Take heed of COBRA changes
Q. In addition to handling financial matters and payroll as controller of a
90-employee company, Lisa also administers benefits and day-to-day human resources issues. Lisa read that among the many provisions in President Obama’s massive stimulus package are significant changes to COBRA. What does Lisa do now?
A. Lisa has her work cut out for her, and she needs to act quickly. On Feb. 17, President Obama signed the American Recovery and Reinvestment Act of 2009 (ARRA) into law. The Act makes significant temporary changes to COBRA, the existing law which was enacted as part of the Consolidated Omnibus Budget Reconciliation Act of 1985, essentially ensuring that employees between employment would be able to retain their health insurance benefits.
Of immediate significance is the federal government subsidy of COBRA continuation coverage premiums for a maximum of nine months for a covered employee whose termination of employment was involuntary.
Under ARRA, the government will subsidize 65 percent of the COBRA premium charged to an assistance-eligible individual, or AEI, which includes employees and their dependents covered by a group medical plan who lose coverage due to involuntary termination of employment between Sept. 1, 2008, and Dec. 31, 2009. The COBRA subsidy applies to all employers, not just employers with 20 or more employees who are required to provide federal continuation coverage.
Although ARRA appears to target employees (and their dependents) who lose jobs because of reductions in force, it extends to all employees terminated from employment for any reason other than gross misconduct (to be determined under COBRA).
The bill is effective March 1, 2009, but the enrollment period is retroactive to Sept. 1, 2008. Employees involuntarily terminated prior to March 1, who previously declined COBRA benefits will now be given a second chance to elect benefits — referred to as the special enrollment period.
The effective date of the coverage will be the first COBRA coverage period following March 1, 2009, regardless of the date of termination. Although the coverage is not retroactive, the gap in coverage cannot be used to create a pre-existing condition exception.
Under ARRA, once the election is made, eligible employees will be required to pay 35 percent of the COBRA premium. The insurer or the employer, depending on the circumstances, will be required to advance the remaining 65 percent of the cost and will be able to later recover the amount of the subsidy in the form of a credit against income tax withholding and FICA taxes.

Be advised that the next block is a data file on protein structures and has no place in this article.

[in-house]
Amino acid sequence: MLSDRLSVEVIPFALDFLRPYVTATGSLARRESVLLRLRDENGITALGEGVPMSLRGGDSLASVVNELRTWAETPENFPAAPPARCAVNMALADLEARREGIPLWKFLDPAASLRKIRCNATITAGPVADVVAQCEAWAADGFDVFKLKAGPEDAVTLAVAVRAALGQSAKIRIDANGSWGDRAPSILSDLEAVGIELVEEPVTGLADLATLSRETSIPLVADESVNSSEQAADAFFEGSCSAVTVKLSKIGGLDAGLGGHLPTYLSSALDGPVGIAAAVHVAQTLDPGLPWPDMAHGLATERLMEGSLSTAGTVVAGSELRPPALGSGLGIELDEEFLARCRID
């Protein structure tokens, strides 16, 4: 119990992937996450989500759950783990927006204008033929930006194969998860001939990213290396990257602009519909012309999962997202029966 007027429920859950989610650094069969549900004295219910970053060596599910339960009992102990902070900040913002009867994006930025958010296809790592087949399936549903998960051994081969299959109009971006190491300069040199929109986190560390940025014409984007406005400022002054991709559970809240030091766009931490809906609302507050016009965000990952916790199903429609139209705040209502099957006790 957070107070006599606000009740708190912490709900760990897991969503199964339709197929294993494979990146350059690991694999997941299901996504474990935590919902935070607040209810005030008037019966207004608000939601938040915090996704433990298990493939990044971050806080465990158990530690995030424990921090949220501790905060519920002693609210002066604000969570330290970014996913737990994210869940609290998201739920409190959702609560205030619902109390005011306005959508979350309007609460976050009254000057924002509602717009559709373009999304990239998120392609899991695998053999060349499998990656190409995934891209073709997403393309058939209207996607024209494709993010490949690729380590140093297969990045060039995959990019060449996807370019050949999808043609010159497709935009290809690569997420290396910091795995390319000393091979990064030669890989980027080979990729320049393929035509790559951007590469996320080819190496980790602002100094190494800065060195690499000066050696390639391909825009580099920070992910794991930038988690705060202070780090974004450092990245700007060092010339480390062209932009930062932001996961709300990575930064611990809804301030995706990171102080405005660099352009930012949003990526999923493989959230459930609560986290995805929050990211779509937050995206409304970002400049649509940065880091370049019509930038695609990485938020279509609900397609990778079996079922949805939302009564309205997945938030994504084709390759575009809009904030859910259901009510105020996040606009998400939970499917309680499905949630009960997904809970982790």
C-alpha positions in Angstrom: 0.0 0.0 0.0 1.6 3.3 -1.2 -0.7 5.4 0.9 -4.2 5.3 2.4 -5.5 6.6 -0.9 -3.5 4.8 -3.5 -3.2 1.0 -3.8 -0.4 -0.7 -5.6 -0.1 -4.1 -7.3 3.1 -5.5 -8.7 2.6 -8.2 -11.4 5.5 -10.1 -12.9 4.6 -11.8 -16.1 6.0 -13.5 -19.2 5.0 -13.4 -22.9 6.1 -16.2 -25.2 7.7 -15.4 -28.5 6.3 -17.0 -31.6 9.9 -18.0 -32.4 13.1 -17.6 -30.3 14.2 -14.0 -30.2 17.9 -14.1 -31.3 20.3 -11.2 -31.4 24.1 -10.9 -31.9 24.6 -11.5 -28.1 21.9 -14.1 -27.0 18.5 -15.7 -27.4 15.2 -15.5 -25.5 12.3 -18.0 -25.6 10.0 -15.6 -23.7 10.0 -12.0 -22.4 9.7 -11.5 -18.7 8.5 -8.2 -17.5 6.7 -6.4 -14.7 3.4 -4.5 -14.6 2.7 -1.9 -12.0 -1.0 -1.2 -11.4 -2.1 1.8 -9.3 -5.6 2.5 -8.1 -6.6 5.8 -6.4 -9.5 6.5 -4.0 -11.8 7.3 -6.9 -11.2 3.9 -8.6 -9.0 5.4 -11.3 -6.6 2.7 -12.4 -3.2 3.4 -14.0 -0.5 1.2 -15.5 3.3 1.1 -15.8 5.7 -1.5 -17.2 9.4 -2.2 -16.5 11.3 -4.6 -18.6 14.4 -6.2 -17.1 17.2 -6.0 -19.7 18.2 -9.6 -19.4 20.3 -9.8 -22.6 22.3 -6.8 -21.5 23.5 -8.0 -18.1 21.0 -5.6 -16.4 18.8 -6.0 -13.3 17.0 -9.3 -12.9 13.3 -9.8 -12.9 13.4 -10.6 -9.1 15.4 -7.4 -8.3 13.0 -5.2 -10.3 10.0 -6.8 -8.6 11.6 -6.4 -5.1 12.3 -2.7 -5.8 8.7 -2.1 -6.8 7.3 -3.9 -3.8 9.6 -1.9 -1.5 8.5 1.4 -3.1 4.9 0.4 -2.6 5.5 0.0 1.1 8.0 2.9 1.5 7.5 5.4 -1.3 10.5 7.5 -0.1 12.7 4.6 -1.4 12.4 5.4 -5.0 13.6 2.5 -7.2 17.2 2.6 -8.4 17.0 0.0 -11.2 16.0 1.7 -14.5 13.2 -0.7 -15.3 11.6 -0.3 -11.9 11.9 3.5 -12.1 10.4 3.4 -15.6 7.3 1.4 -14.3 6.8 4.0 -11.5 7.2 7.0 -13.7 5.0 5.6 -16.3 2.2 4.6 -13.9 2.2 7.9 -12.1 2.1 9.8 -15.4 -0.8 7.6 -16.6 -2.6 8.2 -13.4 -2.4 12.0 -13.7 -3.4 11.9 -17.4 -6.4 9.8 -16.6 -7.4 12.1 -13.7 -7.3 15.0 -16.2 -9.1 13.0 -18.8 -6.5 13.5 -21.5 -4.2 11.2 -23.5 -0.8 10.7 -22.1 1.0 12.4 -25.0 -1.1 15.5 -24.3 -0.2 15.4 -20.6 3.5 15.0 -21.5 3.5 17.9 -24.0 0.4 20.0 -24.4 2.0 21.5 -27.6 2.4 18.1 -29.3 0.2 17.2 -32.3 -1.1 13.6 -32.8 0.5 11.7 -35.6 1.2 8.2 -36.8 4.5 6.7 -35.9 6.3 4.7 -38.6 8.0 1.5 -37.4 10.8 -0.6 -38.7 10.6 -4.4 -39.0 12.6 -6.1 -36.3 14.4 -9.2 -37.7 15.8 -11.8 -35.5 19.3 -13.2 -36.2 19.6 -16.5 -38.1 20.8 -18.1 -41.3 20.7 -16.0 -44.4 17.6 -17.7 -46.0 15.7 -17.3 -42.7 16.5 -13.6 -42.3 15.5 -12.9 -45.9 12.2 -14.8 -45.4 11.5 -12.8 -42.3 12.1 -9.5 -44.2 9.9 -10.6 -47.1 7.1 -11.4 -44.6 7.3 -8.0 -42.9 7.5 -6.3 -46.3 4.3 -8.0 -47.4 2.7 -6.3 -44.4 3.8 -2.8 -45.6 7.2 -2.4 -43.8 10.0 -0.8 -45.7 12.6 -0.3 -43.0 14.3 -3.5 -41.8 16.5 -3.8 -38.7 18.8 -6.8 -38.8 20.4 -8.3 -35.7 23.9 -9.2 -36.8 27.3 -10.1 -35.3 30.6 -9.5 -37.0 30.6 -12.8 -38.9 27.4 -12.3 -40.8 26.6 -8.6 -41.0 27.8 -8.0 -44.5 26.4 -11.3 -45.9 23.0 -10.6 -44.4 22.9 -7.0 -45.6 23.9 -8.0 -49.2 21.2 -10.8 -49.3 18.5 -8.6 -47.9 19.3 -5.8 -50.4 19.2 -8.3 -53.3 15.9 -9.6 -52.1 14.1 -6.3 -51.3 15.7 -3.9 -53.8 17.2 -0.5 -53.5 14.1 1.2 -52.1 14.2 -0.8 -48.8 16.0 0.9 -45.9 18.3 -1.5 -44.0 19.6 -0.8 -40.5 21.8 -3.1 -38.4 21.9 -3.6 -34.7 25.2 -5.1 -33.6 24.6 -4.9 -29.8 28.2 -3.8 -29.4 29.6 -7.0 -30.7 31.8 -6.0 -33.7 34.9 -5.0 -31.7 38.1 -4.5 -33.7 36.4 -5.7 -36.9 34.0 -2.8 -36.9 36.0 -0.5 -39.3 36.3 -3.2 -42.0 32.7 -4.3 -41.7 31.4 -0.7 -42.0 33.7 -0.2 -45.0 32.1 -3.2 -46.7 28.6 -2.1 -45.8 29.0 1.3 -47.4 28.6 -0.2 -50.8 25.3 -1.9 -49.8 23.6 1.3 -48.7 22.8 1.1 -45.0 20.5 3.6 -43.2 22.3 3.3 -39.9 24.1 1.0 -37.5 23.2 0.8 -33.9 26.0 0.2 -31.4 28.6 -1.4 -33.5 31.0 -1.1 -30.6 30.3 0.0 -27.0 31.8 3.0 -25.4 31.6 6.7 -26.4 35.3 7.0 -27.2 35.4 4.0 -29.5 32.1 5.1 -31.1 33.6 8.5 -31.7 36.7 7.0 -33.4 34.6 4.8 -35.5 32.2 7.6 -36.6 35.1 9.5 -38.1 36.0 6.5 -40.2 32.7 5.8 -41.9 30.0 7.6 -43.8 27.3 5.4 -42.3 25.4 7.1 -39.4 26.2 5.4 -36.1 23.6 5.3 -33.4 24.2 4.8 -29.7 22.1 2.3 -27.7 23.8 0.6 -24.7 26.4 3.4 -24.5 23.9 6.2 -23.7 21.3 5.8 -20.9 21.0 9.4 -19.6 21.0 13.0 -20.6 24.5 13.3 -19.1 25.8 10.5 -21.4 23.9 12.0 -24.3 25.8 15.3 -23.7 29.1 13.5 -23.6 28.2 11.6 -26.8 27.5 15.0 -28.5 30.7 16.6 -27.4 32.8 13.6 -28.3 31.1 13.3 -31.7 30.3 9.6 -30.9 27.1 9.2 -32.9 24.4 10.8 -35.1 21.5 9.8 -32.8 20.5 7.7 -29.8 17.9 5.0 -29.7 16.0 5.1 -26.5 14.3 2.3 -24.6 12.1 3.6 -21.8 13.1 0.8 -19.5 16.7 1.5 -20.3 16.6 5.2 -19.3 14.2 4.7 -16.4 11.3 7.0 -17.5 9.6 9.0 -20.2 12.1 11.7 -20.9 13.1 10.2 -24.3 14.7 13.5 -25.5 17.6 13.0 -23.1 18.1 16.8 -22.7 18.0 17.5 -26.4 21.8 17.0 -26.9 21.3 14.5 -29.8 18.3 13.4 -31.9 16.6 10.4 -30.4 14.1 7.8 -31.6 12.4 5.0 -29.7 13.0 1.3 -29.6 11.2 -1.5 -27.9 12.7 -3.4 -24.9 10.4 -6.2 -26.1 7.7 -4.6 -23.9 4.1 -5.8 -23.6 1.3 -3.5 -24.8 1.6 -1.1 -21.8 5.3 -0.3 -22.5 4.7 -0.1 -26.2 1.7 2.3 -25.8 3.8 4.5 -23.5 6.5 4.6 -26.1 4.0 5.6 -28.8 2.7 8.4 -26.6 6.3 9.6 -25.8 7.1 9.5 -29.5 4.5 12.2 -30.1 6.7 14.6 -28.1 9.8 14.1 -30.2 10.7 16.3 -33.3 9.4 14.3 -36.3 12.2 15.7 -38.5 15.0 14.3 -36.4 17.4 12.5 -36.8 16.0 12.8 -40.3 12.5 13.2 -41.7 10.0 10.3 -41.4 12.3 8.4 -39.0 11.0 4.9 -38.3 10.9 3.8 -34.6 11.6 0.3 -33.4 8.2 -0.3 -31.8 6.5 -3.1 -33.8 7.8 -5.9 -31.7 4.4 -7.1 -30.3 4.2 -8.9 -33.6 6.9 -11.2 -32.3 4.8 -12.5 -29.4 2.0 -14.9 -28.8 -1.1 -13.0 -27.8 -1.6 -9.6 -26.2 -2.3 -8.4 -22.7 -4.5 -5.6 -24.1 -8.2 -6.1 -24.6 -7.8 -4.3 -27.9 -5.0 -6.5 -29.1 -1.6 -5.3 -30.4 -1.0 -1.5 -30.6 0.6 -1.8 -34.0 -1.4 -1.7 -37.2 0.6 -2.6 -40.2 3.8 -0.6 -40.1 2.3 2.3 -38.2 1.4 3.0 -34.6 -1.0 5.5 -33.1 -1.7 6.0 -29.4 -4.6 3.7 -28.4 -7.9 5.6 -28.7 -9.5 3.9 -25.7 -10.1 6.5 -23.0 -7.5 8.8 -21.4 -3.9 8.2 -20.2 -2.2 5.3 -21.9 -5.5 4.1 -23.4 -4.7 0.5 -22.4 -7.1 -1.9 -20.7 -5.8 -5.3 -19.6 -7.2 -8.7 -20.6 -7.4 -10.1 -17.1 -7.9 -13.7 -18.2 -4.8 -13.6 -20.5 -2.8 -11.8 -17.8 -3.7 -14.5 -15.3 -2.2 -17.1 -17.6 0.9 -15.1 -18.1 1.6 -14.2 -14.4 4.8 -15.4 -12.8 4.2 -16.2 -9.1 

Employers also will have the option, but not the requirement, of offering alternative coverage to terminated employees.
The subsidy ceases to apply as of the earliest of the following:
• The date the AEI becomes eligible for coverage under another group health plan or Medicare coverage (with a few exceptions)
• Nine months after the first day of the first month to which the subsidy applies
• The end of the maximum COBRA coverage period allowed by law
• For an AEI who elects COBRA during the special enrollment period, the end of the maximum COBRA coverage period that would have applied if the AEI had elected COBRA at the time of termination of employment.
Penalties can be assessed against former employees who fail to provide the required written notice to the plan of their eligibility for substitute coverage.
There also are income eligibility guidelines associated with the subsidies, which do not apply to employees with adjusted gross income of more than $125,000 ($250,000.00 for joint filers) in the year in which they receive the subsidy.
Employers and insurers are not required to determine eligibility, as reporting is done on the employee’s tax return.
Due to these changes Lisa needs to take the following actions immediately:
• Identify all potential AEIs, including all employees previously covered by the company’s health plan who were involuntarily terminated after Sept. 1, 2008, and their covered spouses and dependants.
• Identify which AEIs are currently covered by COBRA and which are entitled to the special enrollment period.
• Determine the correct premium to be charged to eligible employees.
• Make certain that company administrative procedures take into account the maximum nine month eligibility for the subsidy as contrasted with the maximum coverage period for COBRA.
• Develop and provide notices required by ARRA within 60 days of enactment to eligible employees and former employees to which the special enrollment period applies. Decide whether the company will offer alternative COBRA coverage to terminated employees as permitted by the law and prepare notices which reflect the various options.
Lisa should be mindful of the fact that although quick action is required, much of the information needed to implement the provisions of the law — such as the new COBRA notices — have not yet been developed. She therefore needs to keep watch for more information as it becomes available and consult with counsel and her company’s benefits administrator to insure that she keeps her company in compliance.
Charla Bizios Stevens, a shareholder and director in the Employment Law Practice Group at the law firm of McLane, Graf, Raulerson & Middleton, can be reached at 603-628-1363 or email@example.com.